Now these are Baillie's literæ scriptæ. This is the fact as Baillie describes it, and the moment to which Baillie's description applies has been chosen for the pictorial incident. The whole scene is exciting, and every person in the assembly is occupied and thoughtful. Here is a gentleman of my name, though no relation of mine, Major-General Massey, looking up at an old soldier and appearing to say, “ Wont we fight that out ?” Here is Lord Warriston, a Major-General in the Scottish army; he seems struck in the breast by a thunderbolt and thrown back in his chair. Even Stephen Marshal, father-in-law to Philip Nye, sits in consternation. That quiet, placid impersonation of the judicial character of England, Sir Matthew Hale, the purest spirit that ever sat on the bench, looks forward with apprehension. But look at the dissenting brethren. Look at Bridge of Yarmouth, at Burroughs of Stepney, at Caryl, who wrote the Commentary on the Book of Job, at Dr. T. Goodwin, of London, Sydrach Simpson, William Greenhill, the writer of the Commentary on Ezekiel, and even Edmund Calamy, of Aldermanbury-look at them and contemplate how they appear. “ That is our principle now," they all confederate to affirm," and we will stand by it.”

Do not let it be supposed that I am doing injustice to my presbyterian forefathers; for I was, as some would boast, born a presbyterian, and speak of them as they

If they had passed through all that I have experienced, they would speak more eloquently on behalf of liberty of conscience than I do. They were not trained in our favourable circumstances; and it would be a shame to us if we were not two hundred years in advance of them in the principle of liberty of conscience. They are thus excited, then, while the principle is declared. There is a good man here, Bulstrode Whitlocke, Beau Brummel, to his shoe ties in puritan antiquity; but less attractive in history, according to Carlyle's judgment, than any other. He calls him “Dryasdust, Parchment, Bulstrode Whitlocke.” I do not think it fair to abuse him ; he had merits of no contemptible order; and if Carlyle were to begin and write his life, he would find it necessary to delineate him as one of the greatest heroes in that or many succeeding ages. He was the ambassador from Oliver Cromwell to the Queen of Sweden. Read his memorials; I have done it, before I would judge his character. You will find that every morning his suite, while he was ambassador, assembled in the saloon of his official residence, where the scriptures were read, and a godly exposition delivered by some member of the embassy, and prayers addressed to the Divine Author of all good, in which they supplicated a blessing on England, the protestant religion, the Queen of Sweden, and the country they dwelt in. Whitlocke might be an honest Erastian or a lax presbyterian. I believe he was a political statesmen. But he was not a man to be sneered at by any writer of this day. He sits turning round to the brethren, and seems to say, "I have been a presbyterian, and was wont to think with the majority. Are you quite clear, if you adopt this maxim, what will become of religion? If the magistrate does not favour religion, and give a man a good office, because he is religious, and give the state patronage to the religion he believes right, what will careless men think of the true religion ?” He is turning to William Bridge, who is ready to reply, with the Bible in his hand, “ There may be difficulties and trials, but we think the kingdom of God is not of this world. We believe it to be not meat and drink, but righteousness, and peace, and joy in the Holy Ghost.” “ Well,” Whitlocke says, “if that is the case, I shall be glad to think about it again.”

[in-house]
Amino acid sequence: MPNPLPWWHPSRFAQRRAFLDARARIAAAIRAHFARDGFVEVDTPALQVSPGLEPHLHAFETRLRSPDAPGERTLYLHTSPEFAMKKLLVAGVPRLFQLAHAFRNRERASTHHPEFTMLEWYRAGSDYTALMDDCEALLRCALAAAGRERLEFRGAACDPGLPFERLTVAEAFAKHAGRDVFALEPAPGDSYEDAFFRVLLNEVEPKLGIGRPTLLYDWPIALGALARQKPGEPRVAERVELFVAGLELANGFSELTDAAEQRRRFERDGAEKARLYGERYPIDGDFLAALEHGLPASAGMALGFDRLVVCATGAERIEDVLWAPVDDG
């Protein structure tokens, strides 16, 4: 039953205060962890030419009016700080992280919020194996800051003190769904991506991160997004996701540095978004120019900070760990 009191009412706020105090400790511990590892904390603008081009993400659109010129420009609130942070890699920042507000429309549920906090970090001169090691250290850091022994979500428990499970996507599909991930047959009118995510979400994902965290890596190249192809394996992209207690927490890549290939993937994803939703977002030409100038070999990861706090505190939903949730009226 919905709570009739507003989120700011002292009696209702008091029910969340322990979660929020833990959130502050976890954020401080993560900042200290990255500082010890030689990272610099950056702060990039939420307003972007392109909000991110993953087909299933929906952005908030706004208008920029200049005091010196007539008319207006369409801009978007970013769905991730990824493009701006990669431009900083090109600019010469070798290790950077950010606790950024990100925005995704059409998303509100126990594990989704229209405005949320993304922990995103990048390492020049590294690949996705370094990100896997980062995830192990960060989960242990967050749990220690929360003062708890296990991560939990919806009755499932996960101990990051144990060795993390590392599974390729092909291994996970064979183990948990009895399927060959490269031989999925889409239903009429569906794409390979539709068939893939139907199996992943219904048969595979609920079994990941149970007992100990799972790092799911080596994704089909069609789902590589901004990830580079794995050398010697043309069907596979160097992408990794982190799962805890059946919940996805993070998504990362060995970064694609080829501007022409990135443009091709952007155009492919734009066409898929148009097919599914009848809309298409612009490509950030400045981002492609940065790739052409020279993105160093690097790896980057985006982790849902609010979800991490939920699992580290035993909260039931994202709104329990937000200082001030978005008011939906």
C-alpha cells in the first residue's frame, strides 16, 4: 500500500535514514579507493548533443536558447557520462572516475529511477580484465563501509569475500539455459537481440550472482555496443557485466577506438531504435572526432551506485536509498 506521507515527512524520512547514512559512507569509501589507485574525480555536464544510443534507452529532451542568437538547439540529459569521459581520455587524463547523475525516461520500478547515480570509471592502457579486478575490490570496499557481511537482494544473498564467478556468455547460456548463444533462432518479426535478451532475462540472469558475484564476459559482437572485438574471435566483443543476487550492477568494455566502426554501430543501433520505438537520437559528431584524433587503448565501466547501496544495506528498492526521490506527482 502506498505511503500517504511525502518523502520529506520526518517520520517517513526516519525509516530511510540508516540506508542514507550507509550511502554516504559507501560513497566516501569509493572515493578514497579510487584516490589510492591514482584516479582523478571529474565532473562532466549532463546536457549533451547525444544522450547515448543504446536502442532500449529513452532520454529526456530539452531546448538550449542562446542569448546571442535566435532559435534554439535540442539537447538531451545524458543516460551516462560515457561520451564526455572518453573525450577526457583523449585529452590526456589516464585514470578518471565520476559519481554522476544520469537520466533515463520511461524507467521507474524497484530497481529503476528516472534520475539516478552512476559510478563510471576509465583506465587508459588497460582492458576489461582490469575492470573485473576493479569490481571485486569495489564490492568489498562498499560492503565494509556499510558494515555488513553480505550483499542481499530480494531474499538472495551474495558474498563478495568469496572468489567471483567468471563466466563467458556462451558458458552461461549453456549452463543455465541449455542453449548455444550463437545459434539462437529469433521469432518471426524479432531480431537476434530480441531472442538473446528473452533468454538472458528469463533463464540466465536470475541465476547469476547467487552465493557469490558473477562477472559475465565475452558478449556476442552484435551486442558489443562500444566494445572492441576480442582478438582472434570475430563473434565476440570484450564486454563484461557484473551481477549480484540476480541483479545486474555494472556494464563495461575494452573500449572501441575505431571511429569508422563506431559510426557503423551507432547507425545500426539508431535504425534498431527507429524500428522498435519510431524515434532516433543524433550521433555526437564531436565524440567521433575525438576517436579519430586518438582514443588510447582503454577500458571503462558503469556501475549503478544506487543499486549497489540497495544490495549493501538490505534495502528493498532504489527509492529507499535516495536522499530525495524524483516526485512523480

were.